Then I noticed something.  The water adders were American and the non-water adders were from places like here in NZ, Britain and Scandinavia.  I didn’t look any further as to who else did or didn’t do it as my beetroot was beginning to splash pink water all over my cook top.   But the biggest difference is the straight vinegar users just sterilised the jars, packed in the beetroot and then poured the vinegar over – sometimes it wasn’t even hot!  And then the lids went on and the beetroot was stored on shelves for  months with no other treatment.  Whereas the water adders took things one step further and either did water bath or pressure treatments before storing on the shelf for good measure.

The garden
Things are still soggy in the garden. I really need to change my thinking to not hope for better days as the long range forecast isn’t full of sunshine’s. But it is what it is and autumn is my favourite season anyway!

With my beetroot now cooked and cooling I need to make a decision – what method am I going to use… I took some of the beetroot and whipped up a batch of beetroot muffins while I deliberated…. But eventually I decided to go with what I knew and trusted, and used one of my mum’s favourite recipes, with all vinegar and no water, tweaking the spices to include star anise because it sounds like it would be a good match to the sweet earthiness of the beetroot.   Time will tell, but our burgers will once again have the traditional slice of beetroot tucked in between the lettuce and the beef patty.

Come again soon – I need to do a post storm weeding across the whole garden.

Sarah the Gardener : o)

NB:  if you want the beetroot muffin recipe to try for yourself:

My beetroot muffin recipe
Although this time I didn’t have chocolate chips so I used dates and I didn’t have vanilla essence so I used raspberry flavour and they were just as delish!

9 thoughts on “COOKING: Is water essential?

  1. Pickled beets is my primary justification for growing beets! They might be my second favorite pickles, and only because cucumbers are more versatile. I suppose that they are good cooked plainly, but they are not as good as they are pickled. I also suppose that the greens, like chard, are good to sometimes substitute for cruciferous greens. (I mean that they compensate for what turnip greens lack.)

    1. Typically here we don’t eat the beet greens. Chard – what we call silverbeet – and spinach are our go to greens outside of cabbage and kale. No one eats or turnip greens or collard greens. Turnips are grown for the root but are quite unpopular and I expect many wouldn’t know what the latter was! : o)

      1. I grew a variety of turnip greens that produce only greens without distended roots. The greens were good, and perhaps better than the greens of root turnips, but somehow seemed like a waste of space. I could try them again in extra space, but I would prefer to grow turnip roots and just take the greens as a byproduct, even if they are not quite as good as those grown just for greens. For now, I grow no such greens, just because they grow wild outside; wild mustard, wild turnip and wild radish. Turnip greens are very popular and traditional in some regions. Rooted cuttings of perennial collards used to be traditional housewarming gifts in Watts.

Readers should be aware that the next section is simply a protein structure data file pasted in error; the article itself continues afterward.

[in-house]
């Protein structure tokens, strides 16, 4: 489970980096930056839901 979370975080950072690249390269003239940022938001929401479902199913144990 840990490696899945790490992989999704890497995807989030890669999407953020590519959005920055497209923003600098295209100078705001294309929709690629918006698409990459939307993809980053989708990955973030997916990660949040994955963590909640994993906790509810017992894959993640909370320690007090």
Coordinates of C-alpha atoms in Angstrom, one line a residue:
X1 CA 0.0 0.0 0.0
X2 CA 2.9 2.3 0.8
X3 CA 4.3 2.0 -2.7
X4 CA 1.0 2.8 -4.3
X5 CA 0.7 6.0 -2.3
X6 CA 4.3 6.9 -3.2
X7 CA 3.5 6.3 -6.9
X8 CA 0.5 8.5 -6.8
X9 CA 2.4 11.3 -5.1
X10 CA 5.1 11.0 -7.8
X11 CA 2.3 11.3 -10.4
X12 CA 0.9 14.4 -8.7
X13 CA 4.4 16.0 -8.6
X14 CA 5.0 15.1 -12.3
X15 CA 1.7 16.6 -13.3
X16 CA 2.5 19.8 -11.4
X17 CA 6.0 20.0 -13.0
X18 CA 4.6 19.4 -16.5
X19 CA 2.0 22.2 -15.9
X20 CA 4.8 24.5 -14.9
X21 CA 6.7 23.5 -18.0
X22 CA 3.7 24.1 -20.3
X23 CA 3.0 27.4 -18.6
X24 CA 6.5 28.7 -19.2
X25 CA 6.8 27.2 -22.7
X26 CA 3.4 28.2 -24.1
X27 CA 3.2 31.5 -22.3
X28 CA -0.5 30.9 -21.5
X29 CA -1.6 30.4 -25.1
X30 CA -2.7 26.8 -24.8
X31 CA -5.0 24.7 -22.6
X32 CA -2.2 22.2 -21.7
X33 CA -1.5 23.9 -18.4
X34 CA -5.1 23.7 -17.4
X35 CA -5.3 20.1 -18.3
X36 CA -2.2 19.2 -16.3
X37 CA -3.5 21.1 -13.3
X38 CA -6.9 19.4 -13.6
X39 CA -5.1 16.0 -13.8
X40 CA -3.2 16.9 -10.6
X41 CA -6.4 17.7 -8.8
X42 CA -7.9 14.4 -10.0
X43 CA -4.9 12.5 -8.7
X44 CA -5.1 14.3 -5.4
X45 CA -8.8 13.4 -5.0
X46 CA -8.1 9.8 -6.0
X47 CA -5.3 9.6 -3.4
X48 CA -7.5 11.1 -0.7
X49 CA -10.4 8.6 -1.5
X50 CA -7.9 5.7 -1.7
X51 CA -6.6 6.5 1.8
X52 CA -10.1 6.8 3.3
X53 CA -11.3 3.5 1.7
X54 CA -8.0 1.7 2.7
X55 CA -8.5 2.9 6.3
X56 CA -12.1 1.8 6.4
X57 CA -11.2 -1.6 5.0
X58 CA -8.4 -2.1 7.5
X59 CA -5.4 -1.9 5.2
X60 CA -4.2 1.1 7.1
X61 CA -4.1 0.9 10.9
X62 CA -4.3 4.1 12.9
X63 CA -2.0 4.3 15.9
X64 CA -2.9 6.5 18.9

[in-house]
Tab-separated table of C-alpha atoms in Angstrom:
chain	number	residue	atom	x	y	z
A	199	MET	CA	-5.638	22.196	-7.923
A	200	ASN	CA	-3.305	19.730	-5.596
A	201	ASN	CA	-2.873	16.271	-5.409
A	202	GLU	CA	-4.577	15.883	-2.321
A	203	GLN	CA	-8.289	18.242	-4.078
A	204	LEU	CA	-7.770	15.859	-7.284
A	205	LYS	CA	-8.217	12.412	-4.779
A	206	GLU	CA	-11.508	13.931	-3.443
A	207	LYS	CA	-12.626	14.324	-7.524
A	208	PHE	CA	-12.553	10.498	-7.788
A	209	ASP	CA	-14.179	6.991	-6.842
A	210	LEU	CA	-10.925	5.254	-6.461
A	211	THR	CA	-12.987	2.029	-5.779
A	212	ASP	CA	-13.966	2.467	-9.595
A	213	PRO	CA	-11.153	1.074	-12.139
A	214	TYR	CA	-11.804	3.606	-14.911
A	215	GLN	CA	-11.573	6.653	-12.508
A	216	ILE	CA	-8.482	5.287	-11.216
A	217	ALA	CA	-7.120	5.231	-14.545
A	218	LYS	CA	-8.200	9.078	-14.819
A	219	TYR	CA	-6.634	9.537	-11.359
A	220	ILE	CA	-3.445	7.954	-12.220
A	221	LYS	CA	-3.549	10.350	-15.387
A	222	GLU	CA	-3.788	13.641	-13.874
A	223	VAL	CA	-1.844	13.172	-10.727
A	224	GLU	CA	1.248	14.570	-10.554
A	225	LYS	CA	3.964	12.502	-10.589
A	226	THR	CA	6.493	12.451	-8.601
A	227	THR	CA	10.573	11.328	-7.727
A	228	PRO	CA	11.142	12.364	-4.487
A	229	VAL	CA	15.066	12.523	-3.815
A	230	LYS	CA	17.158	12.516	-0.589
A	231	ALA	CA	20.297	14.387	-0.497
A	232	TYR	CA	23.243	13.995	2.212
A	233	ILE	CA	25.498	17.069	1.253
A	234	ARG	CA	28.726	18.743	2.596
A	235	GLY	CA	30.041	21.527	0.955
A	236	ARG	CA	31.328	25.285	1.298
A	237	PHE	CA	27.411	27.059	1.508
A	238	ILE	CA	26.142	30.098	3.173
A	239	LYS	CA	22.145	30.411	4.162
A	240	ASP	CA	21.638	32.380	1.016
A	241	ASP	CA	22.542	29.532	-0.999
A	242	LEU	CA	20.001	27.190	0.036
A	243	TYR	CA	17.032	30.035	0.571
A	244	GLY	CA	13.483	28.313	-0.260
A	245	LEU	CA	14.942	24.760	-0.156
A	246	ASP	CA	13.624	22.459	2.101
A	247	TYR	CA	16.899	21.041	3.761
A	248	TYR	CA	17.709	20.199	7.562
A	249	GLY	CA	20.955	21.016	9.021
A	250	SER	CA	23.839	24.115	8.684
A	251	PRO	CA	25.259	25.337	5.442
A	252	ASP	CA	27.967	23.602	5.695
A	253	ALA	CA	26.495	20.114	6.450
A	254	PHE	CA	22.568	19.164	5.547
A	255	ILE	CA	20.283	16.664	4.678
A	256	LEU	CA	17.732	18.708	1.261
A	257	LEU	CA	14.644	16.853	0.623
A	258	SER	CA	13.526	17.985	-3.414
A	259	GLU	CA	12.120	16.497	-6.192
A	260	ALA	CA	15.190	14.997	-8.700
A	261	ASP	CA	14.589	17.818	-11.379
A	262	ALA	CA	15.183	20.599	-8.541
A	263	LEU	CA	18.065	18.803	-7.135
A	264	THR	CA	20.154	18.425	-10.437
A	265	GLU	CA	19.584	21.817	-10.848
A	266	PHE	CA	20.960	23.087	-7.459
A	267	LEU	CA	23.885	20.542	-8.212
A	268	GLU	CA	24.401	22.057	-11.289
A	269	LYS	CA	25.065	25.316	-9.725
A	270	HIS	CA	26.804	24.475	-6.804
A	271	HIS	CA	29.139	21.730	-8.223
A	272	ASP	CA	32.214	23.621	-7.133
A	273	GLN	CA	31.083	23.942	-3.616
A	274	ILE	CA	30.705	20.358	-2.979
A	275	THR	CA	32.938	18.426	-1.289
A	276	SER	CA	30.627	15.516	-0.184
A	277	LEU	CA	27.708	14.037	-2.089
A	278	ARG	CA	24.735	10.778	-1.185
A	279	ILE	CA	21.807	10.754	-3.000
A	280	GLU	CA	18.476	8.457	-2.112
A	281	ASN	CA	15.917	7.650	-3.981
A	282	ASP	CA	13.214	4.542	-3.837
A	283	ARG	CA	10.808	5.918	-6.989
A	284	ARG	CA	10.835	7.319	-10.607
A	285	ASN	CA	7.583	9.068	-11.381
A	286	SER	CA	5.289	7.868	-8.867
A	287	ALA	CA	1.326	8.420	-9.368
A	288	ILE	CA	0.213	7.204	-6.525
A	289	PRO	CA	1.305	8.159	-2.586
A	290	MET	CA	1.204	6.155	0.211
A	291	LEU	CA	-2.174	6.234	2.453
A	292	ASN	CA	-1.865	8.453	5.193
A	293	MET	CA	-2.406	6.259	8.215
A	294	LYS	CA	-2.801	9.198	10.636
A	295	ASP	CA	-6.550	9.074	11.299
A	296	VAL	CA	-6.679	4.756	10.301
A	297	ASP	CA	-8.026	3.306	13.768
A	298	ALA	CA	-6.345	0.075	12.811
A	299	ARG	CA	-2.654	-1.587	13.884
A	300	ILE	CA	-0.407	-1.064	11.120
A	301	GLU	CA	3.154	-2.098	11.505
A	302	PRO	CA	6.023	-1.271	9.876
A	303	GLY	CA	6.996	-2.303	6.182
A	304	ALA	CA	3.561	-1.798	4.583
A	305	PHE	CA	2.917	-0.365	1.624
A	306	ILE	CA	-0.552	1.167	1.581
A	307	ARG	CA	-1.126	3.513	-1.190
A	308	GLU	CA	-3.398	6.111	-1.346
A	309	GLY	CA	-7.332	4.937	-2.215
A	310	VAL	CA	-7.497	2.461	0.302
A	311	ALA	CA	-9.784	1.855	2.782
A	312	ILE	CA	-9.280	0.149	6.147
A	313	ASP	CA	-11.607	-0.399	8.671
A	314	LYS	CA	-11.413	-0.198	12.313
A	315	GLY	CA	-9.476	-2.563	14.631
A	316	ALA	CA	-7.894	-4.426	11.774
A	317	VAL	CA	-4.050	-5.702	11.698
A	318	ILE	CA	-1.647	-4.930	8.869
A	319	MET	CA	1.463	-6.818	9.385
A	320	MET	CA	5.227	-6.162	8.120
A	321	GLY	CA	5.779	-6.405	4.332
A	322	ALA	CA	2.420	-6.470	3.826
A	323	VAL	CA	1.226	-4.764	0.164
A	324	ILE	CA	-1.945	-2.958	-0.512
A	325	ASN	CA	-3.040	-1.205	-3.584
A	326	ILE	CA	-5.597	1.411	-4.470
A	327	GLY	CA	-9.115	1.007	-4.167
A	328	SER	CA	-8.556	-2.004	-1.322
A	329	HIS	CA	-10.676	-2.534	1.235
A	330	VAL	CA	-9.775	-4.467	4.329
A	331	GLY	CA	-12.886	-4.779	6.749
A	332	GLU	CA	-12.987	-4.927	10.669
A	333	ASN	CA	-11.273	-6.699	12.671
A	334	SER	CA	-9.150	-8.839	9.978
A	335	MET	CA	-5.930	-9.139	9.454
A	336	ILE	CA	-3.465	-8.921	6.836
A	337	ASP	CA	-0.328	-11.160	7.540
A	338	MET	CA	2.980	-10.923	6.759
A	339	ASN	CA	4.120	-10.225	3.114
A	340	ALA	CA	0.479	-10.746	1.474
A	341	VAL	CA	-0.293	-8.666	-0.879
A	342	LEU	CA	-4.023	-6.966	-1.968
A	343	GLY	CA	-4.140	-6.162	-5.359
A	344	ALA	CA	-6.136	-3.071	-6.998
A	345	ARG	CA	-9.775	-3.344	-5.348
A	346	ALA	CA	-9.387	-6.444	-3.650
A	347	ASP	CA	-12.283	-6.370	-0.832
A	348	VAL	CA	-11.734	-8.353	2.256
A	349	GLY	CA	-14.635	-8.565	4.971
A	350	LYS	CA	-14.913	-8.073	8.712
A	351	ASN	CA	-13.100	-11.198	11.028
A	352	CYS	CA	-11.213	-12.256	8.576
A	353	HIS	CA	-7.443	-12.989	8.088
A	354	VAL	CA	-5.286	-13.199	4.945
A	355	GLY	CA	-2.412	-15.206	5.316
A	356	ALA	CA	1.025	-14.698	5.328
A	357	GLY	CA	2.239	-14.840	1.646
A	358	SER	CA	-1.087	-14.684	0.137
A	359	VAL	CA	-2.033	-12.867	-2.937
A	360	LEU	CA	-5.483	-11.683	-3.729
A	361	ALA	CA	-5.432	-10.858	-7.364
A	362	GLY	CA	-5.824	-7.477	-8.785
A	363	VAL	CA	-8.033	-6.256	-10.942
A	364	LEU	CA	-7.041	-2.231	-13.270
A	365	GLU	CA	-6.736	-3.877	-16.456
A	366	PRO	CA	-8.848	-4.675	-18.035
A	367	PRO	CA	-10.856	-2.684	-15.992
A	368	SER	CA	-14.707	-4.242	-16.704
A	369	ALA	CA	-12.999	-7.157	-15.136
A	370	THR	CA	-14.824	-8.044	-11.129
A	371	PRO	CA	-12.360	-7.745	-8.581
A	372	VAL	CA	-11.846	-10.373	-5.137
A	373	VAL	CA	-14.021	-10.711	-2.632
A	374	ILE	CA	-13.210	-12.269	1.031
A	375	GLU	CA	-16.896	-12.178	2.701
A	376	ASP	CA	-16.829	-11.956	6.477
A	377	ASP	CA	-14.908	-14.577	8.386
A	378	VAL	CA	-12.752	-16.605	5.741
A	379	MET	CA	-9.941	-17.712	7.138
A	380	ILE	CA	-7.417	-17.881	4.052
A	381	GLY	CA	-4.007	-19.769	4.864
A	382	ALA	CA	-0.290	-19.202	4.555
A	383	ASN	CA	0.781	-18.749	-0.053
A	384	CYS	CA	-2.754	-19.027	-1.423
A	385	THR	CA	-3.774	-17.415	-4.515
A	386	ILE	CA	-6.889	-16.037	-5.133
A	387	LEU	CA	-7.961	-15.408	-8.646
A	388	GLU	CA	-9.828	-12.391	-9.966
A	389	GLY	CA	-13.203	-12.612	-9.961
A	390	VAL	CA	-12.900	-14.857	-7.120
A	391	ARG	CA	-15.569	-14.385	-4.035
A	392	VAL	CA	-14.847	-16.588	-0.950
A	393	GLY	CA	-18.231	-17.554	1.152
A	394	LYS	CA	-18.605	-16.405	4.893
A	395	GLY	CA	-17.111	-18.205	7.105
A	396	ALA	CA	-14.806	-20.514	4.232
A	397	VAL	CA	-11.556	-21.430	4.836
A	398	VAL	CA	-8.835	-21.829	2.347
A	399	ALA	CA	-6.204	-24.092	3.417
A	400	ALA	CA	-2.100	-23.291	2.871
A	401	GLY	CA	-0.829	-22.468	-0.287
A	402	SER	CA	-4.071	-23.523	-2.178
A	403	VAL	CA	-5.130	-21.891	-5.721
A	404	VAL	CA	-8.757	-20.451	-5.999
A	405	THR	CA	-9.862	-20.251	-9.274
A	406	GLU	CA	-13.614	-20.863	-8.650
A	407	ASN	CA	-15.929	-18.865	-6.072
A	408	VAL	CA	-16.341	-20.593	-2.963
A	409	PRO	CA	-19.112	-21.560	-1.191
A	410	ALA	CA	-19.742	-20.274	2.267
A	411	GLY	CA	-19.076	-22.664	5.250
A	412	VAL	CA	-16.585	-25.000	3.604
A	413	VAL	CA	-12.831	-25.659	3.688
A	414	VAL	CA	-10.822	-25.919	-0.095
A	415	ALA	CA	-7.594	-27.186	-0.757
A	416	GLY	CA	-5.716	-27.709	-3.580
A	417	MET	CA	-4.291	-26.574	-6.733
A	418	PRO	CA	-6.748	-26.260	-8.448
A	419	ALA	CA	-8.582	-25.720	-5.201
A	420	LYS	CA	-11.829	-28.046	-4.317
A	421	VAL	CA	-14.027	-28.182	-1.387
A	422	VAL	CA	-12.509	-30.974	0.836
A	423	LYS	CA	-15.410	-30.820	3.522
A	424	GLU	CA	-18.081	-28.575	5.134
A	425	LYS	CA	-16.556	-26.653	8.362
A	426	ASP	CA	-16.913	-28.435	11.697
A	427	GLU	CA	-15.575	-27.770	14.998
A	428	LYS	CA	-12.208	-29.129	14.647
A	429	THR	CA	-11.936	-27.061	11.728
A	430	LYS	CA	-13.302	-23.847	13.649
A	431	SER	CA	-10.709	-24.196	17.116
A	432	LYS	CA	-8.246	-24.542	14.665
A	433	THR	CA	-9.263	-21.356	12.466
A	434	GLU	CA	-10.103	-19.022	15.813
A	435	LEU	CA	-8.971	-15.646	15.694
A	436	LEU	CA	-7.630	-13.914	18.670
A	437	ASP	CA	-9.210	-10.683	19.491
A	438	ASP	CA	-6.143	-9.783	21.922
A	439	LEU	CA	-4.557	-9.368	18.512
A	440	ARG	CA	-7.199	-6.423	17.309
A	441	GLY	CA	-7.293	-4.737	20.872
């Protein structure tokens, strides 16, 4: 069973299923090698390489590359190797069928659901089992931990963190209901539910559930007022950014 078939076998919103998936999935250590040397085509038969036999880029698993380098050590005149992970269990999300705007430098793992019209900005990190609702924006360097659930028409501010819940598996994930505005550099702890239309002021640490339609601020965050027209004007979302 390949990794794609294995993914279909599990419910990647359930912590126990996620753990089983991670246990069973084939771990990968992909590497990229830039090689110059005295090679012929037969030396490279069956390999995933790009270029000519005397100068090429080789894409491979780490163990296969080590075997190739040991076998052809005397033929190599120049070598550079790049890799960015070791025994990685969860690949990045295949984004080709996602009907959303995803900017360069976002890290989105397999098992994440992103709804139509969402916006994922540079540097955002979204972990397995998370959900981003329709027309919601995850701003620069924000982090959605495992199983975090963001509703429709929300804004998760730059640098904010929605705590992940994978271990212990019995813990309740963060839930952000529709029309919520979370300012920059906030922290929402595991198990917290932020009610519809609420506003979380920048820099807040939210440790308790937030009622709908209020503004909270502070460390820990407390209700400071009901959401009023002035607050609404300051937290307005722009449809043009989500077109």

2. I love beetroot. Thanks for all the information. I noticed your photo of seedlings in a tray. Do you do this all year, rather than direct sowing seeds? Must say I haven’t had luck with direct sowing. Didnt soak the seeds first which could explain it. But I think growing in trays might work better for me. Here in HB my app says plant every month except June/July but who knows with the weather being all over the place 😊 Enjoy your moments of sunshine ☀️

    1. I do direct so sometimes, but find it easier to control the seeds in some situations… Like when it is so hot in the garden the soil keeps drying out, or if it is too cold or too wet. Having them in seed trays in a shady sheltered spot in summer gives the soil a fighting chance of staying moist. I don’t soak my beetroot seeds, but make sure the soil is well watered before sowing and for the first few days then ease back to just keeping them moist so I don’t rot the seedlings. They can be soaked. I suspect creatures steal some of the direct sown seeds in my garden – either that or the ‘all over the place’ weather isn’t stable enough for them to get going. All the best with your beetroot. : o)

  3. I cook my beetroot a bit like corned beef.. Brown sugar, cloves and a splash of Malt vinegar. After peeling and slicing I just put into systema containers and cover with malt vinegar (cold). Do in jars as well if giving away but if only boring 6 or so at a time, 2 systema containers sit in the fridge ready for whenever.

      1. I do keep mine in fridge, but only because we eat them a lot. And the systema stacks well. I do ha e a tupperware container that has an insert type of drainer that also sits in the fridge door. That way you don’t get the beetroot splash!!